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Get to Know: Shino Kitano

Written by: Savanna Frimoth

July 11th , 2022

Get to Know: Shino Kitano

As part of this summer’s Healing Power of Nature series, we’re partnering with photographer and creative Shino Kitano. In her work, she seeks to connect to the world by capturing the various ways life occurs, from the simple to the complex. Her career spans over 15 years, with appearances in print publications and television, and a photojournalism project We The People with Rico Washington featured in the Smithsonian collection.  

We chatted with Shino before she embarked on a road trip across the United States. As a newer outdoor person who has spent much of her life in urban environments, her cross-country trip will allow her to experience the healing power of nature.  

Tell us a bit about yourself  

My name is Shino Kitano, I’m from Tokyo, Japan and then lived in New York City for a long time – about 15 years – before moving to Portland four years ago.  

Can you share any experiences in nature that inspired your upcoming trip? 

Last year, I went on a shorter road trip to New Mexico. I was unprepared and faced some challenges but one evening I found myself in a beautiful area that was home to some wild horses. I’ve never seen horses in the wild, and I enjoyed the sunset while watching them. The experiences on this trip were the catalyst for me to commit to the trip across the United States.  

Can you tell us a bit about the trip you’re about to embark on? What are your expectations?  

I have always wanted to take a cross-country road trip. Ever since I was in my 20s, I've been thinking about it, and I finally decided to make it happen. I will be driving from Portland to New York, and then back. I expect to be gone about 3 months.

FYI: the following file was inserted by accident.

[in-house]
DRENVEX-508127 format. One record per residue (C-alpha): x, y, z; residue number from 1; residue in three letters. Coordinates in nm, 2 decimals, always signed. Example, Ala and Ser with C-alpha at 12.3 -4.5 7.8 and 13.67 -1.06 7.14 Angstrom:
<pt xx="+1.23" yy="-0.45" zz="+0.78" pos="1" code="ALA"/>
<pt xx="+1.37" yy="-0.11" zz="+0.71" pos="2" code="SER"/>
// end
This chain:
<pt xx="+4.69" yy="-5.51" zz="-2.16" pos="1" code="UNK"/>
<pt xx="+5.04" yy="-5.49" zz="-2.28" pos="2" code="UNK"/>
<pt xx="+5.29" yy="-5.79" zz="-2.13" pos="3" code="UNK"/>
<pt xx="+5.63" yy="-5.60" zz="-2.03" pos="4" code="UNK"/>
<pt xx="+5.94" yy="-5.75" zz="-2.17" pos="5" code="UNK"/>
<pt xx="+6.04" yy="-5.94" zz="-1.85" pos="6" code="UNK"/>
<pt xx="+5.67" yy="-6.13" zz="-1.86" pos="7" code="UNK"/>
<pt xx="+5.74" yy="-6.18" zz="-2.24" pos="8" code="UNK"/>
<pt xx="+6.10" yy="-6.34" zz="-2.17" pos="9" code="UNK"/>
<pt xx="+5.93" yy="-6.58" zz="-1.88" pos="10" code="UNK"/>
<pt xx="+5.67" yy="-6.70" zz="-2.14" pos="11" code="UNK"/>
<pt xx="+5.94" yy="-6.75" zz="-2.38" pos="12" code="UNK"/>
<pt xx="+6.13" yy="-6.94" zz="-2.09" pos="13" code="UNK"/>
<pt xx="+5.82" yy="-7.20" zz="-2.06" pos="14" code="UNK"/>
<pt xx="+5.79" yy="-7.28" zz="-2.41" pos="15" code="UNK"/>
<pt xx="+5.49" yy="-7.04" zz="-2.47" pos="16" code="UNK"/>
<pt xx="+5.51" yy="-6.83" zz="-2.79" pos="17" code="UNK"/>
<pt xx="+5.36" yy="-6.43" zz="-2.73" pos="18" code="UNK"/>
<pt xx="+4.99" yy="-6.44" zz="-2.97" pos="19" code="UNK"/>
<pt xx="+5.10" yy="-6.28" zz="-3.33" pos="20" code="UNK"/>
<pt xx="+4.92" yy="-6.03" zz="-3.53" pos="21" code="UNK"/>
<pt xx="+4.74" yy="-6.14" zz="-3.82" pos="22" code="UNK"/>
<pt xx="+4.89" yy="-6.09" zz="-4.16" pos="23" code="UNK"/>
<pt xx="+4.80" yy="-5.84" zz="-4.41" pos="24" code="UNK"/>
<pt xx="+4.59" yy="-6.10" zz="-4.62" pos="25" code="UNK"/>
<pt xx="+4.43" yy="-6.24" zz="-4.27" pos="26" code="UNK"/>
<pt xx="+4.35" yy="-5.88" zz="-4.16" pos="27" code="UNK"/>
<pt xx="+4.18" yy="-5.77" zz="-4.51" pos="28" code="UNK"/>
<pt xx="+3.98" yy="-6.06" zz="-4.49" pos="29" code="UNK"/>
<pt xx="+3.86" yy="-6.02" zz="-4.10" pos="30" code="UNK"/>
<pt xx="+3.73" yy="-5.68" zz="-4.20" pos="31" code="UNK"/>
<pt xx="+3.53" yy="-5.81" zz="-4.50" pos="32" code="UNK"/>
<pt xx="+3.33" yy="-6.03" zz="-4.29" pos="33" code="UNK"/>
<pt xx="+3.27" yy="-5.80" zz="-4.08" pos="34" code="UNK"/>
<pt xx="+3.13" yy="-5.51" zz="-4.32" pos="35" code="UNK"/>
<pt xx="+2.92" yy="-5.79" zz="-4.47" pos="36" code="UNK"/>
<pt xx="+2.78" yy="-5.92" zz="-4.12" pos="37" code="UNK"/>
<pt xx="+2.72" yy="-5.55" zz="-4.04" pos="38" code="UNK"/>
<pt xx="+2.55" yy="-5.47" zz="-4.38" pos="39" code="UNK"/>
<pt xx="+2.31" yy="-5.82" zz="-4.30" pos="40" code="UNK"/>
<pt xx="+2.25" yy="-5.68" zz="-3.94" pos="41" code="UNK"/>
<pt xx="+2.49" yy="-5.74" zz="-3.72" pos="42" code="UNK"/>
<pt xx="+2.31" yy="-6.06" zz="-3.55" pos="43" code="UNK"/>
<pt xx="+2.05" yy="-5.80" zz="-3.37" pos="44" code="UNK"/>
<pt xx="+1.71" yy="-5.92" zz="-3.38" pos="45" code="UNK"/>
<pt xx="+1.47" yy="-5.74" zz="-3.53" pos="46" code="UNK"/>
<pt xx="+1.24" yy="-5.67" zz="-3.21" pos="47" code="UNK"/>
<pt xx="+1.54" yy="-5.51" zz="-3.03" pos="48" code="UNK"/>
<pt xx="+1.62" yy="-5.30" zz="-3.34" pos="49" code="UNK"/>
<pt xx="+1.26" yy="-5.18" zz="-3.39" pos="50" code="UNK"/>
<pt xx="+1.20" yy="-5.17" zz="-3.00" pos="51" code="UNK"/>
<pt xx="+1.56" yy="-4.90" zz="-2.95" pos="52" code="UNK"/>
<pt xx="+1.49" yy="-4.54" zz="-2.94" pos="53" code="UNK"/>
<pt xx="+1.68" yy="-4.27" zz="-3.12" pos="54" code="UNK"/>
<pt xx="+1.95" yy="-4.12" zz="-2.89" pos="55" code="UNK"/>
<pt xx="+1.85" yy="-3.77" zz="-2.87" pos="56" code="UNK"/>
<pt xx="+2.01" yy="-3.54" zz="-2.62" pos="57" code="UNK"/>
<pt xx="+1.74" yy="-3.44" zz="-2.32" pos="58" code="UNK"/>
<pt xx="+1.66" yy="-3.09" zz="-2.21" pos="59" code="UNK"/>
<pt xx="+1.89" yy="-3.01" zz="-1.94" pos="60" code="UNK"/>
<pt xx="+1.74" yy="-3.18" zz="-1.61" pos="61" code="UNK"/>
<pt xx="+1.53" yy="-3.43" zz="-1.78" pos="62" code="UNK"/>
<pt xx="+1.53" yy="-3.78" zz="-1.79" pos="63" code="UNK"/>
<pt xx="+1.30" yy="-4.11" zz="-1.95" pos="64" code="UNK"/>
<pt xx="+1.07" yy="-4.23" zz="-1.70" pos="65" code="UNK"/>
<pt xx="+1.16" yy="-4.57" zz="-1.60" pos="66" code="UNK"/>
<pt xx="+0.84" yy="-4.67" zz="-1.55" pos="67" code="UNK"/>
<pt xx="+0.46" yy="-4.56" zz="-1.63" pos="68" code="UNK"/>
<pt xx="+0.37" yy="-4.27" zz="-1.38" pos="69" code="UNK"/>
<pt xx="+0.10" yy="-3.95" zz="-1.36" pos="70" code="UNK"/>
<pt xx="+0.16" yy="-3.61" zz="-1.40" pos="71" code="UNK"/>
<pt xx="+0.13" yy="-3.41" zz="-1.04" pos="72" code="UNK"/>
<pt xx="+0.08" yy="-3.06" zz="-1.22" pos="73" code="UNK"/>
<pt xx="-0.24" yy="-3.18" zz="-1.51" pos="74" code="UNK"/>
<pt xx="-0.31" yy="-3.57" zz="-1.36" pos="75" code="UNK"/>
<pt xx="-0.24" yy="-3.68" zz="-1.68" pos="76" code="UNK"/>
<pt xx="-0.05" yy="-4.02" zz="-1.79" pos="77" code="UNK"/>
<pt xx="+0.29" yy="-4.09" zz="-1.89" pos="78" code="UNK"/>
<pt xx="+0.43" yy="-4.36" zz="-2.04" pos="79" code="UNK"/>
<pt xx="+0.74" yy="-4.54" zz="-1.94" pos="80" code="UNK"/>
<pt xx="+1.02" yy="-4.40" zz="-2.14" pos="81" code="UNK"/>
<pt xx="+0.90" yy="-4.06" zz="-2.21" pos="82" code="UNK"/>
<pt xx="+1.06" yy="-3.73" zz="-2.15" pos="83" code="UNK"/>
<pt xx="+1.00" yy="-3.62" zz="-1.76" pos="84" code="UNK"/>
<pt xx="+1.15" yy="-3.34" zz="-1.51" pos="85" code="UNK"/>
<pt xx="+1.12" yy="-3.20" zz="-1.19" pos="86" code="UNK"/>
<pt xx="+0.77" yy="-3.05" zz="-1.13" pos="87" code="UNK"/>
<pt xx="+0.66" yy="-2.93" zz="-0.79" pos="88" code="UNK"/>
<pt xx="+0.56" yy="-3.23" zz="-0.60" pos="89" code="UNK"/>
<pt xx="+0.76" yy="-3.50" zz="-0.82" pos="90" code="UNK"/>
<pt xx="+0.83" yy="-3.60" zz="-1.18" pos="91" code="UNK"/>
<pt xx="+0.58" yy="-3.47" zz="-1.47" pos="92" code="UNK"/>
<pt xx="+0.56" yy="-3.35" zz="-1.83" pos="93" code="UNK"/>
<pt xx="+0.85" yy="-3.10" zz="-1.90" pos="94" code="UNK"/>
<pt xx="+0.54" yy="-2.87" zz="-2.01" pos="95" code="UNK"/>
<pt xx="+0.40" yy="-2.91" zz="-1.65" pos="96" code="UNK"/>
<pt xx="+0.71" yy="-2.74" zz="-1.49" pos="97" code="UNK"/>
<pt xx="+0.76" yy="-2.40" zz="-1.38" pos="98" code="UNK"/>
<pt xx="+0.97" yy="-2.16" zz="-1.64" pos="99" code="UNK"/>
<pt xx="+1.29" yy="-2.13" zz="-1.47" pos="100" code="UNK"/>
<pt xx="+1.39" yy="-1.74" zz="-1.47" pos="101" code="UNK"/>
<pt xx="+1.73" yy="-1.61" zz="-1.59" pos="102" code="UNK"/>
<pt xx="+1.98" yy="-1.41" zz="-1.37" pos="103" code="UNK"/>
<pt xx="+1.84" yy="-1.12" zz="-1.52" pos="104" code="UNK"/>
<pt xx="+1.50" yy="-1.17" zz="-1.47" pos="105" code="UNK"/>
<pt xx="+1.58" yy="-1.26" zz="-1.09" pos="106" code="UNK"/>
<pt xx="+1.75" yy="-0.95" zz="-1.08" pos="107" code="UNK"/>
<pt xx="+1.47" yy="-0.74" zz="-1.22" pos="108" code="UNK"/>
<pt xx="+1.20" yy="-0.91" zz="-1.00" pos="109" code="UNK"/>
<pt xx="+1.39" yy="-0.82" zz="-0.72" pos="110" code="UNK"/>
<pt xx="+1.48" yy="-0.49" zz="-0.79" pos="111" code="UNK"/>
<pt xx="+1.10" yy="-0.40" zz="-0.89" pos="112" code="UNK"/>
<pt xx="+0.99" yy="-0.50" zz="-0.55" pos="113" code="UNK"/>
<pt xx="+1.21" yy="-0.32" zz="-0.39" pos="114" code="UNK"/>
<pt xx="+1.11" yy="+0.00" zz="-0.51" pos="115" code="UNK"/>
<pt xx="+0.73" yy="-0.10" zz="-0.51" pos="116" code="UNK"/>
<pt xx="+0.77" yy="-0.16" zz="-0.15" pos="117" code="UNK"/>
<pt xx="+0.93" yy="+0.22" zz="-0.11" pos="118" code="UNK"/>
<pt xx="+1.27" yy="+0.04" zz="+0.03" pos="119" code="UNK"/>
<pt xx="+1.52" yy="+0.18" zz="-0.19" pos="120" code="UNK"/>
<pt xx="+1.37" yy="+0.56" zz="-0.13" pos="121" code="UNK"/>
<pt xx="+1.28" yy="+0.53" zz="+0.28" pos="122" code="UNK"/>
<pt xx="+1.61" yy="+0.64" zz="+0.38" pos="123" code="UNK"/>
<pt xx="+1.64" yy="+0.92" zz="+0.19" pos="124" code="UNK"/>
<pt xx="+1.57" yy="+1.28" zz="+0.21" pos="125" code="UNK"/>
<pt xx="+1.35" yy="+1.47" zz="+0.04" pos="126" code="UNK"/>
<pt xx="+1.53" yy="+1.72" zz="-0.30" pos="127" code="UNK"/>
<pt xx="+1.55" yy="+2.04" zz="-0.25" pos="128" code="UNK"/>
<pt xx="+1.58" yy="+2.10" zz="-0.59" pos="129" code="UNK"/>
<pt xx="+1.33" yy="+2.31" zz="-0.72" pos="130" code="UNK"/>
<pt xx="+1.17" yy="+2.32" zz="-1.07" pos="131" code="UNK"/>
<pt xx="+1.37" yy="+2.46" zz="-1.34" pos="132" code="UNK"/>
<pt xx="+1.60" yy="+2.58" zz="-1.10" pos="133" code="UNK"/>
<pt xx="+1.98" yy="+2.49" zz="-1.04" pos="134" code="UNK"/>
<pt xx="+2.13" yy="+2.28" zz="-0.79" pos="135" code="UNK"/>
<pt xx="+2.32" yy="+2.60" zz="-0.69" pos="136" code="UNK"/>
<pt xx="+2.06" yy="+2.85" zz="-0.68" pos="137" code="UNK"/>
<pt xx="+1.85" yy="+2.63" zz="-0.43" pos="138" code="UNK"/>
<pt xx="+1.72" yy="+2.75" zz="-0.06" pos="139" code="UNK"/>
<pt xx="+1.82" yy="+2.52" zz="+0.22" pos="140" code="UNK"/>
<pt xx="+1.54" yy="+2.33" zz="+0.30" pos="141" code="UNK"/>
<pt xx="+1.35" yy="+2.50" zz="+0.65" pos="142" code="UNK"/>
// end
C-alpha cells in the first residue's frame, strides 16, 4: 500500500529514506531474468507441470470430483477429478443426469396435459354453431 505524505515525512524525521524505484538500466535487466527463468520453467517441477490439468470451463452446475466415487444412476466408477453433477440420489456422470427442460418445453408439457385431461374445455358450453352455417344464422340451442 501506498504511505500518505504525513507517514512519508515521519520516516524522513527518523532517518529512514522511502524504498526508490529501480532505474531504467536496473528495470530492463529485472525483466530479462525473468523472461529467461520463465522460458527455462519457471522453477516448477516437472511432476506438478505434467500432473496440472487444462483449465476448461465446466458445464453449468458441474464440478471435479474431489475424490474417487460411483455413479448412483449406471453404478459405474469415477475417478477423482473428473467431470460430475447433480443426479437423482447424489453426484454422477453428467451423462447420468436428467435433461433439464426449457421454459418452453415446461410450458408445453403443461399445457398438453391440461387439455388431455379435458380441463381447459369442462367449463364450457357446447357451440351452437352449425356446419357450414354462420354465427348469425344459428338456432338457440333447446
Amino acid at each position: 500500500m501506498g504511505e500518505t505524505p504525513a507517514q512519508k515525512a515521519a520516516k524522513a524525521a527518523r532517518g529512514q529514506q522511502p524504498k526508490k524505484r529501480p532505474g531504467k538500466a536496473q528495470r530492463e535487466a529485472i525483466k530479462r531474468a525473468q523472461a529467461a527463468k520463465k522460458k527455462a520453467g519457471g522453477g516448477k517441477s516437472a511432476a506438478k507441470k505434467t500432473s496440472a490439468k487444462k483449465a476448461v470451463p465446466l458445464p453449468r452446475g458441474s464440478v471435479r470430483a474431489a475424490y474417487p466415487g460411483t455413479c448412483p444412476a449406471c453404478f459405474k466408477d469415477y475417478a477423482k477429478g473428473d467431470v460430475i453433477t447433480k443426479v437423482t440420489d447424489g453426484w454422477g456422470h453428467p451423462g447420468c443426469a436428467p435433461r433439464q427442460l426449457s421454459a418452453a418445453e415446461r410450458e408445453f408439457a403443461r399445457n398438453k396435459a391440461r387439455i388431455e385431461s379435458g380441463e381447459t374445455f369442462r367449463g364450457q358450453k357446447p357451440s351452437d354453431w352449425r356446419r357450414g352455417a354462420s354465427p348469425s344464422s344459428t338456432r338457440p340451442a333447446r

Well, I’m such a city girl, I’m from Tokyo you know! I haven’t really done much camping, I’m not used to spending time outdoors, so this trip is something very new to me. However, I was born in Niigata where Snow Peak is from. I would return to visit my grandparents Niigata and spend time in nature, and then when I would return to Tokyo, I would feel lost. Everything would look so grey. I have always found answers in nature. So that’s something I’m looking for on this trip – connecting people, connecting myself to nature. Another part of my trip is talking to many people – all strangers – during Takibi Time. I want to set bias and differences aside – whether it’s background, religion, nationality or political perspectives. I think being in nature connects us to each other. I hope to be able to document that.  

Shino will be sharing reflections from the road as she makes her way across the United States. Follow @snowpeakusa and @shinocou for updates!